Disclaimer: I don’t endorse locking yourself in a room with your crush so they’ll fall in love with you. It’s weird, creepy, and also probably illegal. Leave the forced proximity trope to the writers and their fictional romances.

Our Recommendations: Highly Suspicious and Unfairly Cute by Talia Hibbert, For the Wolf by Hannah Whitten, and Dance of Thieves by Mary E. Pearson

6. Morally Grey Love Interest

romance tropes: Shatter Me by Tahereh Mafi, Six of Crows by Leigh Bardugo, and The Shadows Between Us by Tricia Levenseller book covers
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It’s always talked about on Booktok, but now I’m going to gush about it here. The one, the only, the mysterious, dark-haired, morally grey love interest.

I. Love. Them.

Why you ask? Personally, I think it boils down to the fact that the mysterious love interest has walls they’ve built up, so seeing them come down for their love interest is so rewarding. At least, that’s my take on it. Everyone has their own reasons for loving the morally grey character.

They’re usually tortured emotionally or mentally, but don’t show it on the outside. They’re cold towards others, but show their soft side towards the main character. And when the morally grey character begins to fall for the main character? Ugh, *chef’s kiss*.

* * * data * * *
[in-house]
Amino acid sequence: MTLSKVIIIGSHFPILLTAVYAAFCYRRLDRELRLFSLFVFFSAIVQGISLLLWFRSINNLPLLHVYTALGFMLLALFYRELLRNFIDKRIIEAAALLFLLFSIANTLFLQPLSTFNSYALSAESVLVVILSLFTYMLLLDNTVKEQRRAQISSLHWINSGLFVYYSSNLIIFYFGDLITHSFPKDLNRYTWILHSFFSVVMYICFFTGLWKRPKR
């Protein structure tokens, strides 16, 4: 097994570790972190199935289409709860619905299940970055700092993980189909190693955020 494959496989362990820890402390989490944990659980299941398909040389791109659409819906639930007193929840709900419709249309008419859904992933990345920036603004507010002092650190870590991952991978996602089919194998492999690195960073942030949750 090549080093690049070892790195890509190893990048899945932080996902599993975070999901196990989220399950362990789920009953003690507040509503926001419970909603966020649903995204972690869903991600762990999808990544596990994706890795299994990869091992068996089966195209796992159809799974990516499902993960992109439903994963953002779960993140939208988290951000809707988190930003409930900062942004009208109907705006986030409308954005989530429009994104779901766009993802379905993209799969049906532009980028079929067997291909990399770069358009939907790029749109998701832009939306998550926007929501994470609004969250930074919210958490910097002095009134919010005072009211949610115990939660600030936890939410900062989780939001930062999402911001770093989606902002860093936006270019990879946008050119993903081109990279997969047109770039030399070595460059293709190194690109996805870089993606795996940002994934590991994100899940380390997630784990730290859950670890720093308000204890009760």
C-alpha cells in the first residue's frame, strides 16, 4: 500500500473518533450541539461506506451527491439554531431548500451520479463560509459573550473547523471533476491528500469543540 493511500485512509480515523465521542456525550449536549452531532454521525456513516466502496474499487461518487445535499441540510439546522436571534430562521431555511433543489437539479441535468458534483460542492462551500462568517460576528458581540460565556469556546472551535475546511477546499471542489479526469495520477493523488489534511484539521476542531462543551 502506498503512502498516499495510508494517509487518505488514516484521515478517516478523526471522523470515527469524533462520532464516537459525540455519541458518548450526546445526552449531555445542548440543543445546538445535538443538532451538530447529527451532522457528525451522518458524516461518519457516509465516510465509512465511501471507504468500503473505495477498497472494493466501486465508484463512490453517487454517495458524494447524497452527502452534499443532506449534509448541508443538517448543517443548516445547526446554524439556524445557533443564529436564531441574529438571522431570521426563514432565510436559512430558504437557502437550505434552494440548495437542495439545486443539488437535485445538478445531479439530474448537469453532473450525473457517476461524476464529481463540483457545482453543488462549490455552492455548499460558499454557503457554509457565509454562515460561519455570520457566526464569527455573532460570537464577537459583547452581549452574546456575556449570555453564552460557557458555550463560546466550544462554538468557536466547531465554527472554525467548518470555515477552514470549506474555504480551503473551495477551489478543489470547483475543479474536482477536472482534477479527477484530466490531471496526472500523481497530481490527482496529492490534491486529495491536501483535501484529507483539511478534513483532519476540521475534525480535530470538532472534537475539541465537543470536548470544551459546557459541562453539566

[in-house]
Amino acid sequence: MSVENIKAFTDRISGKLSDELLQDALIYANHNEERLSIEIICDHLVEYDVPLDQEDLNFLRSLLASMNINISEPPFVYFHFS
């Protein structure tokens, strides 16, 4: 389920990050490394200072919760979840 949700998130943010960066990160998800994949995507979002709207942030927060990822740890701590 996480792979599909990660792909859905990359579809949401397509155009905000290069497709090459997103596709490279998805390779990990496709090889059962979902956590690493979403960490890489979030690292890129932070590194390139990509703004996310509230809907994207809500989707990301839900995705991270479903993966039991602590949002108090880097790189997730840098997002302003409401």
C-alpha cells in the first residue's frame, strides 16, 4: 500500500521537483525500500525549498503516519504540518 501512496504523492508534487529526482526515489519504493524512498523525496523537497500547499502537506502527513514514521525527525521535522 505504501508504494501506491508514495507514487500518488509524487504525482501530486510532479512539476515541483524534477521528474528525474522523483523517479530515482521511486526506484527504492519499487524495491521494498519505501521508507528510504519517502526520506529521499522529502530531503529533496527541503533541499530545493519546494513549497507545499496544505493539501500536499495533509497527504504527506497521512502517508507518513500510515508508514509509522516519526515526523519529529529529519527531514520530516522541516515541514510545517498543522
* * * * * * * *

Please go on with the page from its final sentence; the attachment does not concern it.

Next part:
I mean, I could go on and on about this trope, but I won’t, because then I’d start a whole other article about all my favorite incarnations of this trope. For now, enjoy this little rant and dive into these books below.

Our Recommendations: Shatter Me by Tahereh Mafi, Six of Crows by Leigh Bardugo, and The Shadows Between Us by Tricia Levenseller

7. “Who Did This to You?”/Injured Main Character

romance tropes: Throne of Glass by Sarah J. Maas, Sky in the Deep by Adrienne Young, and Daughter of the Pirate King by Tricia Levenseller book covers
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Alright, this one a lot of times goes hand in hand with the morally grey love interest trope (it’s also arguably my favorite trope).

You all know the drill: the main character hurts themselves, gets hurt, accidentally shows their scars, or starts crying. Then the love interest immediately comes to their aid and becomes super protective of them. It’s f**king perfect (cue flaming Elmo gif).

If the love interest is our beloved morally grey character, it’s even better. They get super angry (but also protective) and this reaction reveals just how much they care for the main character.

The injury could be as simple as stubbing a toe or getting a papercut to as dramatic as having a near-death experience (which happens a lot in fantasy books). Either way, the love interest comes to the rescue and their concern for the main character is incredibly endearing… and romantic.

Again, *chef’s kiss*.

Our Recommendations: Throne of Glass by Sarah J. Maas, Sky in the Deep by Adrienne Young, and Daughter of the Pirate King by Tricia Levenseller


So, what are you reading first? For more romance recommendations, check out our favorite dark romance series, or check out eight romance novels with BIPOC representation. Happy reading!